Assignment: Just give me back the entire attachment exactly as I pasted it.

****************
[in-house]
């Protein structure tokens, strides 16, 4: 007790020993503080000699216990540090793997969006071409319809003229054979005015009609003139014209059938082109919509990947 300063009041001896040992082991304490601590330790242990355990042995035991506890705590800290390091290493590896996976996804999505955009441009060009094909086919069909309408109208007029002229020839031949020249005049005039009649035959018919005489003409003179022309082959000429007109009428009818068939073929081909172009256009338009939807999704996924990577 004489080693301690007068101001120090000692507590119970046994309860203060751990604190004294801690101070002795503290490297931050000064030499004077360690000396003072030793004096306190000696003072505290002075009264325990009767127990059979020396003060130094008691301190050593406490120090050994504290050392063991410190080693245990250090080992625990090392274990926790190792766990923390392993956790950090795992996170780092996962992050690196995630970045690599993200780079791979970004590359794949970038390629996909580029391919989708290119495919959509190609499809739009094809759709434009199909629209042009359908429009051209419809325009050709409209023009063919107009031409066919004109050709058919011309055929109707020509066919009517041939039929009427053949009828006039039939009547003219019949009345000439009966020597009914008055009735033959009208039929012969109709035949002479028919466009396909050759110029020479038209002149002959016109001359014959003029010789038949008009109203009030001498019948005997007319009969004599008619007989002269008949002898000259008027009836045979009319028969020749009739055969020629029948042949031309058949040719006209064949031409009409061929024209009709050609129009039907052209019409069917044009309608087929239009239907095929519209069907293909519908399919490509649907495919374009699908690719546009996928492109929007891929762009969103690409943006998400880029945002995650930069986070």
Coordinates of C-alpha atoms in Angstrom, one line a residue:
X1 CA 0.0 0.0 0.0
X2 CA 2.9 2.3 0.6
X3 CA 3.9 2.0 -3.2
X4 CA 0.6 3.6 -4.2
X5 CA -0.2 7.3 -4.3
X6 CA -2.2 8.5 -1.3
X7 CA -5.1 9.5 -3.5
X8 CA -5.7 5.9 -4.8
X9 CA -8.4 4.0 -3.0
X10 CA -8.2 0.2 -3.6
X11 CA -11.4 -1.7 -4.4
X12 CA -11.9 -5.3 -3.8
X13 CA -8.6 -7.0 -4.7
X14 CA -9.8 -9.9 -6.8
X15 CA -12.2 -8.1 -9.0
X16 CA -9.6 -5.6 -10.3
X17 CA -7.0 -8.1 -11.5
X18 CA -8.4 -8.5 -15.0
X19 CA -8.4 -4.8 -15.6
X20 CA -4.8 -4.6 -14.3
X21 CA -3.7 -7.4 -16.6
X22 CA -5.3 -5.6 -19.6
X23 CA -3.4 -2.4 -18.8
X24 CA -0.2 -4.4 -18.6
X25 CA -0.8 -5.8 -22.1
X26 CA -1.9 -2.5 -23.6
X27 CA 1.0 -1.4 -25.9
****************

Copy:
[in-house]
């Protein structure tokens, strides 16, 4: 007790020993503080000699216990540090793997969006071409319809003229054979005015009609003139014209059938082109919509990947 300063009041001896040992082991304490601590330790242990355990042995035991506890705590800290390091290493590896996976996804999505955009441009060009094909086919069909309408109208007029002229020839031949020249005049005039009649035959018919005489003409003179022309082959000429007109009428009818068939073929081909172009256009338009939807999704996924990577 004489080693301690007068101001120090000692507590119970046994309860203060751990604190004294801690101070002795503290490297931050000064030499004077360690000396003072030793004096306190000696003072505290002075009264325990009767127990059979020396003060130094008691301190050593406490120090050994504290050392063991410190080693245990250090080992625990090392274990926790190792766990923390392993956790950090795992996170780092996962992050690196995630970045690599993200780079791979970004590359794949970038390629996909580029391919989708290119495919959509190609499809739009094809759709434009199909629209042009359908429009051209419809325009050709409209023009063919107009031409066919004109050709058919011309055929109707020509066919009517041939039929009427053949009828006039039939009547003219019949009345000439009966020597009914008055009735033959009208039929012969109709035949002479028919466009396909050759110029020479038209002149002959016109001359014959003029010789038949008009109203009030001498019948005997007319009969004599008619007989002269008949002898000259008027009836045979009319028969020749009739055969020629029948042949031309058949040719006209064949031409009409061929024209009709050609129009039907052209019409069917044009309608087929239009239907095929519209069907293909519908399919490509649907495919374009699908690719546009996928492109929007891929762009969103690409943006998400880029945002995650930069986070």
Coordinates of C-alpha atoms in Angstrom, one line a residue:
X1 CA 0.0 0.0 0.0
X2 CA 2.9 2.3 0.6
X3 CA 3.9 2.0 -3.2
X4 CA 0.6 3.6 -4.2
X5 CA -0.2 7.3 -4.3
X6 CA -2.2 8.5 -1.3
X7 CA -5.1 9.5 -3.5
X8 CA -5.7 5.9 -4.8
X9 CA -8.4 4.0 -3.0
X10 CA -8.2 0.2 -3.6
X11 CA -11.4 -1.7 -4.4
X12 CA -11.9 -5.3 -3.8
X13 CA -8.6 -7.0 -4.7
X14 CA -9.8 -9.9 -6.8
X15 CA -12.2 -8.1 -9.0
X16 CA -9.6 -5.6 -10.3
X17 CA -7.0 -8.1 -11.5
X18 CA -8.4 -8.5 -15.0
X19 CA -8.4 -4.8 -15.6
X20 CA -4.8 -4.6 -14.3
X21 CA -3.7 -7.4 -16.6
X22 CA -5.3 -5.6 -19.6
X23 CA -3.4 -2.4 -18.8
X24 CA -0.2 -4.4 -18.6
X25 CA -0.8 -5.8 -22.1
X26 CA -1.9 -2.5 -23.6
X27 CA 1.0 -1.4 -25.9